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An artist’s conception shows a fanciful view of organosilicon-based life. (Lei Chen and Yan Liang / for Caltech)

Using directed evolution, researchers say they’ve “bred” protein molecules from an unusual type of bacteria to create chemical bonds between silicon atoms and carbon atoms efficiently.

Chemists have been able to do that in the lab, but it’s not been done biologically before.

“No living organism is known to put silicon-carbon bonds together, even though silicon is so abundant, all around us, in rocks and all over the beach,” Caltech researcher Jennifer Kan, the lead author of a report on the experiment published in the journal Science, said in a news release.

Silicon is the second most abundant element in Earth’s crust (after oxygen), and the idea of living organisms based on silicon rather than carbon has been a science-fiction standard for decades. The best-known example is the Horta, the rock-eating creature on the planet Janus VI in the original “Star Trek” TV series.

More recently, astrobiologists (including the University of Washington’s Peter Ward) have speculated that if life were to arise on Titan, a smog-shrouded moon of Saturn, it could make use of silicon-based molecules known as silanes and silanols.

For the experiment described in Science, the researchers started out with a bacterium that grows in hot springs in Iceland, known as Rhodothermus marinus. They focused a protein called cytochrome c, which was previously known to be capable of acting chemically on silica nanoparticles.

Kan and her colleagues mutated the bacteria’s DNA coding for cytochrome c, in a region that was thought to play a part in the protein’s ability to form silicon-carbon bonds. They tested the mutant molecules for their ability to make the bonds, and selected the best strains for further breeding.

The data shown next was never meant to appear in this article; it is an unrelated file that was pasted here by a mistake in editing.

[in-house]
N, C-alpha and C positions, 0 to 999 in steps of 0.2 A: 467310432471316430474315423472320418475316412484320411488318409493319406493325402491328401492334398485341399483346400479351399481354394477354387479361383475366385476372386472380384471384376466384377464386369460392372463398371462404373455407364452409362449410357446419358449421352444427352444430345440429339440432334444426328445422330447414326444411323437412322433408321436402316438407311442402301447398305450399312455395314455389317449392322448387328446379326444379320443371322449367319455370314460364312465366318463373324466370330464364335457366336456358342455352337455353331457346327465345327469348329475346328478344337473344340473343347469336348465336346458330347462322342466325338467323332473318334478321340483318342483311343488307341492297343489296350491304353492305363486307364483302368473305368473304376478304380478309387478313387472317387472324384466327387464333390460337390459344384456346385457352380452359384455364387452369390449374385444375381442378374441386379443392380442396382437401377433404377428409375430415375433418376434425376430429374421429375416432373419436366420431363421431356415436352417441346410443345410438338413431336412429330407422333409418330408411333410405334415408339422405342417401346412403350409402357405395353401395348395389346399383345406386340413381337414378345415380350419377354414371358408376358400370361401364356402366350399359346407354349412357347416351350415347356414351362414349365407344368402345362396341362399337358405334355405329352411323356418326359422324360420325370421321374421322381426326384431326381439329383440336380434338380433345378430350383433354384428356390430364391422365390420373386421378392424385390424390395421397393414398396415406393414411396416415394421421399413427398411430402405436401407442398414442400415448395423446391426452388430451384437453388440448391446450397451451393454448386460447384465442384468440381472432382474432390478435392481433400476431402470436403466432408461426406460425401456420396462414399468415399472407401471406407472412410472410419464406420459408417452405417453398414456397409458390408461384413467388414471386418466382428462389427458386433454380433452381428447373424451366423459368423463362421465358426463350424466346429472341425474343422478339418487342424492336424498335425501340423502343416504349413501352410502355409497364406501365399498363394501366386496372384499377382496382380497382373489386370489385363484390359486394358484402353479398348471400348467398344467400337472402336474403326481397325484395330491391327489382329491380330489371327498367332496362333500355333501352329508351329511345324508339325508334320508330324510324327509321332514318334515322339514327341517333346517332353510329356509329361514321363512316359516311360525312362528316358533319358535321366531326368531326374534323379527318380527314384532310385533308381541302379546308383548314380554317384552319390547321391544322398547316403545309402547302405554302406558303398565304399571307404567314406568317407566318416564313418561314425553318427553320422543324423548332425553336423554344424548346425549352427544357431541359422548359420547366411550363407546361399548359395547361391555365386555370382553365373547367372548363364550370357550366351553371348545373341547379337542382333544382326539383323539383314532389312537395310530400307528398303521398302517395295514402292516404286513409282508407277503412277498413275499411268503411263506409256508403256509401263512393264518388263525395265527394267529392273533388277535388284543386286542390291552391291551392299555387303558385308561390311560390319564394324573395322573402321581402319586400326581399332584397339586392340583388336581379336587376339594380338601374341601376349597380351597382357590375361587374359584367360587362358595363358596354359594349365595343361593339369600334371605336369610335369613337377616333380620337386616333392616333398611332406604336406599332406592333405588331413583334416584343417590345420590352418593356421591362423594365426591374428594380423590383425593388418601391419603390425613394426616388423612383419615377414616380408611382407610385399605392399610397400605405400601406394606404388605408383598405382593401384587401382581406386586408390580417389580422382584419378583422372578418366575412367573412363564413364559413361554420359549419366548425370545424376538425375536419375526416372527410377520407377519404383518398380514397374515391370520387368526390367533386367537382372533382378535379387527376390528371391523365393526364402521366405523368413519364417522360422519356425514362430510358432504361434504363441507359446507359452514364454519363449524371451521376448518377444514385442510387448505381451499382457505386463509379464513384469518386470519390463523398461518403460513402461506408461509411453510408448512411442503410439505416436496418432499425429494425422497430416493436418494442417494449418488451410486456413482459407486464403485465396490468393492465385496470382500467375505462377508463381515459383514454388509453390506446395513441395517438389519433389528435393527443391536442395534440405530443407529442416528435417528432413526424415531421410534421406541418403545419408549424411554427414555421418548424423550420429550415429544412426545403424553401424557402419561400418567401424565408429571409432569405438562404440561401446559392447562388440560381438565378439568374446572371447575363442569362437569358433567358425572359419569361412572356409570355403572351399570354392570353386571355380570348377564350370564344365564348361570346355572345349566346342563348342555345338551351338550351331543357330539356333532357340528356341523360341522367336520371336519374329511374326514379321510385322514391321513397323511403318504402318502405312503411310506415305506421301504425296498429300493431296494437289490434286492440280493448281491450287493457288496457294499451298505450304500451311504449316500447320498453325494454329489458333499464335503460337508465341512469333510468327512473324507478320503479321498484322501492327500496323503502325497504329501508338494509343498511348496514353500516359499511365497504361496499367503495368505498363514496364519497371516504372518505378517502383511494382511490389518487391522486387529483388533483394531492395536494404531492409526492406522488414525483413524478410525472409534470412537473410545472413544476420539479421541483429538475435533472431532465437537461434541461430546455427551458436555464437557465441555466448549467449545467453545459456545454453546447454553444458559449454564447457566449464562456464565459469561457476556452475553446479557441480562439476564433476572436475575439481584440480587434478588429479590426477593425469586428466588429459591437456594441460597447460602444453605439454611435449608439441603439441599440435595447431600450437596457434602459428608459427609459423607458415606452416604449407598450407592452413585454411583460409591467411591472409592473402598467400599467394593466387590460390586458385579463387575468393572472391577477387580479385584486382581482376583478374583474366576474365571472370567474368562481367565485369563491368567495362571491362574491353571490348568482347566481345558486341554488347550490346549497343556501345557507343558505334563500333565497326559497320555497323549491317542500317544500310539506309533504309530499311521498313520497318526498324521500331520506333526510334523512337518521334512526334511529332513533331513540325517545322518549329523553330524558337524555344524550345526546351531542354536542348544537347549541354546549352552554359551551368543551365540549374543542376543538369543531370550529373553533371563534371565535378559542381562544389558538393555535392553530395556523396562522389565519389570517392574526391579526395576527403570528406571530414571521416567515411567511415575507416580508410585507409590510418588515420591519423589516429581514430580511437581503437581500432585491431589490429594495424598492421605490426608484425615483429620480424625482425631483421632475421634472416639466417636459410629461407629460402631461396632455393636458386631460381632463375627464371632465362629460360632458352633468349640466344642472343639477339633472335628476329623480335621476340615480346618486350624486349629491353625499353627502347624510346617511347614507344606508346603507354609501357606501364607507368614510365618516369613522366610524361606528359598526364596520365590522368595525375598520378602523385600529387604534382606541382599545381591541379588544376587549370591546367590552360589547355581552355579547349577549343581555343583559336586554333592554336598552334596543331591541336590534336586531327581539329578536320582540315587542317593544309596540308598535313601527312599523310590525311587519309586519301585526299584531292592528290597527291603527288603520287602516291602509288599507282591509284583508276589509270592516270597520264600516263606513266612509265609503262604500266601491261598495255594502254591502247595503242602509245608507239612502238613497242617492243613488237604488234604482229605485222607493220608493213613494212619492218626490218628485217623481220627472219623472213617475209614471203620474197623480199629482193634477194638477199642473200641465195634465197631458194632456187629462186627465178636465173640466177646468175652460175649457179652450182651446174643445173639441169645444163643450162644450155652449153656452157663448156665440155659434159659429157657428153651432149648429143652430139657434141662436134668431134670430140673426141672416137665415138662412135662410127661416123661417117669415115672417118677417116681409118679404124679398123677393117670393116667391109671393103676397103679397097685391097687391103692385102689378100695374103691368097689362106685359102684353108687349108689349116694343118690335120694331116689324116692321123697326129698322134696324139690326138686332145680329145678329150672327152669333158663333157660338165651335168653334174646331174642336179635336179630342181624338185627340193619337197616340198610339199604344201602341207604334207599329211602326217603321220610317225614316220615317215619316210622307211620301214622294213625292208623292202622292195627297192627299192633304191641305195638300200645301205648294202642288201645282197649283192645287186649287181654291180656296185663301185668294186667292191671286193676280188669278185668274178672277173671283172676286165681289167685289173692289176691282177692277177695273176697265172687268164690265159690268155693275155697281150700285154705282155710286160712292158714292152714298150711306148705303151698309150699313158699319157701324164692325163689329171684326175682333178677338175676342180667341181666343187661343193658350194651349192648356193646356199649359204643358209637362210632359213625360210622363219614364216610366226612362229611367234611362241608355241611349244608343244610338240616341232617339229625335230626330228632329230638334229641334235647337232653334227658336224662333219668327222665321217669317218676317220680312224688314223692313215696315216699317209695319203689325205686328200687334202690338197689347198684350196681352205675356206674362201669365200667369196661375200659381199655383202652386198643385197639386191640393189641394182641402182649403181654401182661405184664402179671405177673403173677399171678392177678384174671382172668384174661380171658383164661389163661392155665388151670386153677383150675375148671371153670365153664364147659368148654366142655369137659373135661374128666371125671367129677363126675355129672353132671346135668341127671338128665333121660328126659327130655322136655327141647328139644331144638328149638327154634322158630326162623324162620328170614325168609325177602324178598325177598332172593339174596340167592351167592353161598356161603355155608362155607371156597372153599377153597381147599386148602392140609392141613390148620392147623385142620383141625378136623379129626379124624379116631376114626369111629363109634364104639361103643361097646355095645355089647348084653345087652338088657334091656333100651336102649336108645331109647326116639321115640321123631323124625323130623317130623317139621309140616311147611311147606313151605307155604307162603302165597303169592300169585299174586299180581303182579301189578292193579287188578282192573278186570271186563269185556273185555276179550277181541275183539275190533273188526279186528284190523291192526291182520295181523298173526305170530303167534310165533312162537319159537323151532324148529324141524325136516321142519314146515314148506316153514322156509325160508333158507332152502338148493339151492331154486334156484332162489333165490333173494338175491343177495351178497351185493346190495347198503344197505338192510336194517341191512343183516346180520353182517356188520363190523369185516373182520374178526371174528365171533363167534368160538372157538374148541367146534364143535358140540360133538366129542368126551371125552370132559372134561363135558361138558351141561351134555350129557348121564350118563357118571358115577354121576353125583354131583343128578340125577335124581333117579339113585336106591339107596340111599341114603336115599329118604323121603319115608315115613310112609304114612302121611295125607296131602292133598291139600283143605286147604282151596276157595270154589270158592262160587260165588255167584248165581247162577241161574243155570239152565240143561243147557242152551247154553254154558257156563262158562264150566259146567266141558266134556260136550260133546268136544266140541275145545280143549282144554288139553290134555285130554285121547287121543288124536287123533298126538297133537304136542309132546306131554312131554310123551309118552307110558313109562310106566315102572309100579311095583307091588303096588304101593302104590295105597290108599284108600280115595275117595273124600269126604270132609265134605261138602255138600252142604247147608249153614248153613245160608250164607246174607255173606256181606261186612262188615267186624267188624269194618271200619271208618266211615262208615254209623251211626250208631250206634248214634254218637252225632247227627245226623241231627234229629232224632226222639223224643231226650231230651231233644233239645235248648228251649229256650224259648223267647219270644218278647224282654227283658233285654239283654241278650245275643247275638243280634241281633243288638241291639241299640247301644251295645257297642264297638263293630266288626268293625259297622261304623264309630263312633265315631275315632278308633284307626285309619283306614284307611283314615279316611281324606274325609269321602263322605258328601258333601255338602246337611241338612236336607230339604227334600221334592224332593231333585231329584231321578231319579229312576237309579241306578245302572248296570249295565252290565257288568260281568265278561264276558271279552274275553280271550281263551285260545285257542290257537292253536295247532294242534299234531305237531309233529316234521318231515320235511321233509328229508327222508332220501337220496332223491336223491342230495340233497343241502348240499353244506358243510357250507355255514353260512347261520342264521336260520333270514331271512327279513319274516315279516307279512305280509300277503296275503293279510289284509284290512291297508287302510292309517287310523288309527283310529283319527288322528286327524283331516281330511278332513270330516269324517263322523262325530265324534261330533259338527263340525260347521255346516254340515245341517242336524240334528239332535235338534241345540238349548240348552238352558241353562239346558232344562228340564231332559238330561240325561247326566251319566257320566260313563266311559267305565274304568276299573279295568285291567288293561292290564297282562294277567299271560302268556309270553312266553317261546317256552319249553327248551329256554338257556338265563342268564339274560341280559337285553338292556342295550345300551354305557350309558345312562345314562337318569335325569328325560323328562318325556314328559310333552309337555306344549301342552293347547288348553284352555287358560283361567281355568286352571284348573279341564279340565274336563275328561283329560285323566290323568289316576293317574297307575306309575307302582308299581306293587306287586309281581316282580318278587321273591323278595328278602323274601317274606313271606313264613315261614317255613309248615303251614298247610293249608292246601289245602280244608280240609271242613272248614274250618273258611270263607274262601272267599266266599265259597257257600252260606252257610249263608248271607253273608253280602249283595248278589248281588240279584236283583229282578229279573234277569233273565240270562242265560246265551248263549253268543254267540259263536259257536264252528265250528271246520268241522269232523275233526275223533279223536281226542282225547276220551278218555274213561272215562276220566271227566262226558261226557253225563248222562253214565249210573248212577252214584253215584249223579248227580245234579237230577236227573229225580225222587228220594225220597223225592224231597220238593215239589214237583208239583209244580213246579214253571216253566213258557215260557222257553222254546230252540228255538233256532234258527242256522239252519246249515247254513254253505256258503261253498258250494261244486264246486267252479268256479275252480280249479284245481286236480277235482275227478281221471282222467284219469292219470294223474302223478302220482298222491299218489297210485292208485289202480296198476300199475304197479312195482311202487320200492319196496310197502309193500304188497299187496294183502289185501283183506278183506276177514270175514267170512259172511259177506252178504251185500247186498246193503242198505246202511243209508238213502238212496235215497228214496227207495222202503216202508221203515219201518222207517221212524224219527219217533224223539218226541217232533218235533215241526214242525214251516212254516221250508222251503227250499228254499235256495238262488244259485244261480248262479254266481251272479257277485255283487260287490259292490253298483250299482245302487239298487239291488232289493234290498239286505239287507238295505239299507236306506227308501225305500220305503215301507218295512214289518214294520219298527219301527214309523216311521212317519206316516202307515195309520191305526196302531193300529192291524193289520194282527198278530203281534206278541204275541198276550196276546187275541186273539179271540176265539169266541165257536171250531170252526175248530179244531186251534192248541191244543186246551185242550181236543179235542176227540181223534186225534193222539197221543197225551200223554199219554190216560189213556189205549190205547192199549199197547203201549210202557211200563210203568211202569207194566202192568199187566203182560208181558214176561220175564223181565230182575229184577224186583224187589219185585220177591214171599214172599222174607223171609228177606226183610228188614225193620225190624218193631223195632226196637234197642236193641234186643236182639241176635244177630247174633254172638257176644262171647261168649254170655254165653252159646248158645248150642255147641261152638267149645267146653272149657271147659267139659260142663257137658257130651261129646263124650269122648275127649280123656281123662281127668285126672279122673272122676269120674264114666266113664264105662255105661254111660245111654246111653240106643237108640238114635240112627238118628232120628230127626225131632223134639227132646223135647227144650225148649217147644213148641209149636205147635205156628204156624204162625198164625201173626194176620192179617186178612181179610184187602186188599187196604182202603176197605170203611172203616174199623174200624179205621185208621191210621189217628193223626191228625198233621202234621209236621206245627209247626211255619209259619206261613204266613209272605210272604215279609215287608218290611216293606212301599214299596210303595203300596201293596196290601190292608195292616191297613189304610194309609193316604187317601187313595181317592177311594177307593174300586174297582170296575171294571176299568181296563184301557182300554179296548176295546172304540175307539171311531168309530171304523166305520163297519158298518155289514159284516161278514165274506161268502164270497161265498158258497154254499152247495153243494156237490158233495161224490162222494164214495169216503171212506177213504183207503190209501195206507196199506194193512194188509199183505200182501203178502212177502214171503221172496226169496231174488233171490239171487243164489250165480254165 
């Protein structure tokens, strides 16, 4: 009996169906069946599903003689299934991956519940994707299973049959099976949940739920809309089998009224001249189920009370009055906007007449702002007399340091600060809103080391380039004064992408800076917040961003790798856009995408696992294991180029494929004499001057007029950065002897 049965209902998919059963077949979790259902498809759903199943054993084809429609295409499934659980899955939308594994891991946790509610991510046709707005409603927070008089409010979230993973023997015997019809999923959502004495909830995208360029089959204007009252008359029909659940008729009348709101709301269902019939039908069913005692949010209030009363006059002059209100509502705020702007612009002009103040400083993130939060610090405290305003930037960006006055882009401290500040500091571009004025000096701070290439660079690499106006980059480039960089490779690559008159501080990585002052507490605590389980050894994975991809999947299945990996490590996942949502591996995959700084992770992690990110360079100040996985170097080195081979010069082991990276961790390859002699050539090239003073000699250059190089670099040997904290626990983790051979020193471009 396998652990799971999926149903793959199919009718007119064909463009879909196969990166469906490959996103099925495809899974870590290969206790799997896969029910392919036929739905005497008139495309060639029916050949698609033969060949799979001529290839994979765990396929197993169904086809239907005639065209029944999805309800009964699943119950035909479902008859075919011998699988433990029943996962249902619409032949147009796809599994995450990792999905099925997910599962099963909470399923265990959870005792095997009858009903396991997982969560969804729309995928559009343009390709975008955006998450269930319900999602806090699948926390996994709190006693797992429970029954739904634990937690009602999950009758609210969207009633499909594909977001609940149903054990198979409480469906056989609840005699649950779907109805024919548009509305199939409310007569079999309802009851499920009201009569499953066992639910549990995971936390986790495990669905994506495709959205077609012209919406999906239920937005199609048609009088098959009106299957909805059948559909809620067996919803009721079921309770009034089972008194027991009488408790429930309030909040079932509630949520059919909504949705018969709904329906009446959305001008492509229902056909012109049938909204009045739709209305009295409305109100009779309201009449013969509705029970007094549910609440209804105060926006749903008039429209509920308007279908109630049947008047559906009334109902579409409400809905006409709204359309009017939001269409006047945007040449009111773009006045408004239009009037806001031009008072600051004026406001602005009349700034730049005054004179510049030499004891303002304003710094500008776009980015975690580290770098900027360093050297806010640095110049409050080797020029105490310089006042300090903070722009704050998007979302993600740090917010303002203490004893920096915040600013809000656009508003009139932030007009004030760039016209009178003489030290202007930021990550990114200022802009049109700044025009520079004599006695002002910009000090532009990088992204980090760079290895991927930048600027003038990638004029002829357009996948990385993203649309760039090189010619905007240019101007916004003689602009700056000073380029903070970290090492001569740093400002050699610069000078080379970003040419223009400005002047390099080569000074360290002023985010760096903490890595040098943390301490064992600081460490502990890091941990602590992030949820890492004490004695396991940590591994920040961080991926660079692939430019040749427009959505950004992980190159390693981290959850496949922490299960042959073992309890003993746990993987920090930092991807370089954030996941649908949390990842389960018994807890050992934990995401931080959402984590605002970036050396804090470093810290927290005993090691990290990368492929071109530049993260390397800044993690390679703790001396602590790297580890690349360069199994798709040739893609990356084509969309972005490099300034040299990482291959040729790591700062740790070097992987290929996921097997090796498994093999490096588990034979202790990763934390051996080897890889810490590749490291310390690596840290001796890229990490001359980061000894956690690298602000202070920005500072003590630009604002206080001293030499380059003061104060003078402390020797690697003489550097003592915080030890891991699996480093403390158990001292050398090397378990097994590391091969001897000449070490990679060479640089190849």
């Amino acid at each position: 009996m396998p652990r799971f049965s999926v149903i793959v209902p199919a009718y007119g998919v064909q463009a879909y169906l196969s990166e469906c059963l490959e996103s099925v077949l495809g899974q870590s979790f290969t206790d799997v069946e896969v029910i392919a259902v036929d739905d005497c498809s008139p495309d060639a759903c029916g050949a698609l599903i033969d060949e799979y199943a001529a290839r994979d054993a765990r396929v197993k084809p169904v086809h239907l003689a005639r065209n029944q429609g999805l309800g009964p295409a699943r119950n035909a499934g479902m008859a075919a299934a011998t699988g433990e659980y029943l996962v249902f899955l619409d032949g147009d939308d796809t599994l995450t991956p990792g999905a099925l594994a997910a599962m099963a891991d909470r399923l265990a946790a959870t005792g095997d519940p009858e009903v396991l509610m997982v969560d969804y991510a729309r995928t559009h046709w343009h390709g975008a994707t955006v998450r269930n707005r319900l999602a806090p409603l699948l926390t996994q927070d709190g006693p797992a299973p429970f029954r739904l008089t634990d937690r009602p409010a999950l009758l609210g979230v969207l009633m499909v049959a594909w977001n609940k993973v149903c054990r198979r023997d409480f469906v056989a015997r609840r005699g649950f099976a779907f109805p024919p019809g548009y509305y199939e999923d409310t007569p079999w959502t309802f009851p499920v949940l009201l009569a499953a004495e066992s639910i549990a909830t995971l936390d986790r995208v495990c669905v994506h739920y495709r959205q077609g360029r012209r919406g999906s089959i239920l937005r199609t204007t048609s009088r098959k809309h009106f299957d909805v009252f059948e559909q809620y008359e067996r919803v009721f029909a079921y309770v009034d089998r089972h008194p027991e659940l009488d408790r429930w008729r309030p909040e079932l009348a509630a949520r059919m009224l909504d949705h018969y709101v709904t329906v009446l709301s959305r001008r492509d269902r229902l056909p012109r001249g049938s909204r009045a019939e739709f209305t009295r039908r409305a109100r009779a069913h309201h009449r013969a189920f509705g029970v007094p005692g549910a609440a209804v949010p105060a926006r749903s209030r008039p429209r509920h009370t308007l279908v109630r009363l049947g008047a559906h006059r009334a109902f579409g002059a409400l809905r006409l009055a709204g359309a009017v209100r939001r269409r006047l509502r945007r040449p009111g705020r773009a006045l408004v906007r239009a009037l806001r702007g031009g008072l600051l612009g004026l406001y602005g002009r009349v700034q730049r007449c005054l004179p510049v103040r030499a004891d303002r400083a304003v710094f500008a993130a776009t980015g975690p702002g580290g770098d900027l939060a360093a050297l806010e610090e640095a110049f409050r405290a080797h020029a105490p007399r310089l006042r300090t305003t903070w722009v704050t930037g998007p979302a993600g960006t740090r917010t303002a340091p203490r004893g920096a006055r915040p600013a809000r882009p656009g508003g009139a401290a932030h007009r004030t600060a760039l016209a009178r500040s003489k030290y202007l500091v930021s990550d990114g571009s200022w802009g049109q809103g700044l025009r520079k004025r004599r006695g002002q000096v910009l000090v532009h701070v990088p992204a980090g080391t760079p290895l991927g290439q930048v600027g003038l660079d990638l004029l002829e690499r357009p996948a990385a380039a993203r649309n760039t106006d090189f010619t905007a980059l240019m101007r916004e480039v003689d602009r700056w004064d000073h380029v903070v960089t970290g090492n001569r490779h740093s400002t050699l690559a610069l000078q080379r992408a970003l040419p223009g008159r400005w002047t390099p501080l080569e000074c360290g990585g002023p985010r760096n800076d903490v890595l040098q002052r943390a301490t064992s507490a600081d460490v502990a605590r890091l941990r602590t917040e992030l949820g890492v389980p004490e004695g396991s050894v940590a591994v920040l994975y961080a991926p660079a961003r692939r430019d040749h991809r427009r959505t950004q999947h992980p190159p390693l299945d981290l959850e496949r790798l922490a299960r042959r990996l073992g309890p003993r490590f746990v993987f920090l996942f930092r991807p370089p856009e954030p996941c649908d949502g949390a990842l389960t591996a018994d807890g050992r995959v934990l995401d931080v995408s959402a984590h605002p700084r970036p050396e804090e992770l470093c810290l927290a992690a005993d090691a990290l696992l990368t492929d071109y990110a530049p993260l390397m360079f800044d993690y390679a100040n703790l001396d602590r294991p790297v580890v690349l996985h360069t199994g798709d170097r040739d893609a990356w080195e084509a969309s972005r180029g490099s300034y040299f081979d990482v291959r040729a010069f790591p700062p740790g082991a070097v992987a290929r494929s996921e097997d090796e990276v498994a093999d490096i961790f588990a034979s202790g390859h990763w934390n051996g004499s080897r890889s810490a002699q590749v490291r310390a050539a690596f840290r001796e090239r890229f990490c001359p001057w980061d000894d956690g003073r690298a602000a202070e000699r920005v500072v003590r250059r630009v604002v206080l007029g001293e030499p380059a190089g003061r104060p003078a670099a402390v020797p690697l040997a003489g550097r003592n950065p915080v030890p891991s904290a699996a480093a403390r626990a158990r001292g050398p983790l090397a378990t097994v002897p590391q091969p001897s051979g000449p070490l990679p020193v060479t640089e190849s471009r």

“It’s like breeding a racehorse,” said Caltech chemical engineer Frances Arnold, the principal investigator for the project. “A good breeder recognizes the inherent ability of a horse to become a racer, and has to bring that out in successive generations. We just do it with proteins.”

After just three rounds of breeding, the resulting protein could selectively make silicon-carbon bonds 15 times more efficiently than the best catalyst invented by chemists, the researchers reported.

“This iron-based, genetically encoded catalyst is nontoxic, cheaper, and easier to modify compared to other catalysts used in chemical synthesis,” Kan said.

The biologically based catalyst could be used to produce the types of organosilicon compounds used in pharmaceuticals, agricultural and industrial chemicals, semiconductors and display screens. And theoretically, it could be part of the molecular machinery for silicon-based life.

“This study shows how quickly nature can adapt to new challenges,” Arnold said. “The DNA-encoded catalytic machinery of the cell can rapidly learn to promote new chemical reactions when we provide new reagents and the appropriate incentive in the form of artificial selection. Nature could have done this herself, if she cared to.”

In addition to Kan and Arnold, the authors of “Directed Evolution of Cytochrome c for Carbon-Silicon Bond Formation: Bringing Silicon to Life” include Russell Lewis and Kai Chen. The research is funded by the National Science Foundation, the Caltech Innovation Initiative program and the Jacobs Institute for Molecular Engineering for Medicine at Caltech. The project recently won Caltech’s Dow Sustainability Innovation Student Challenge Award grand prize.

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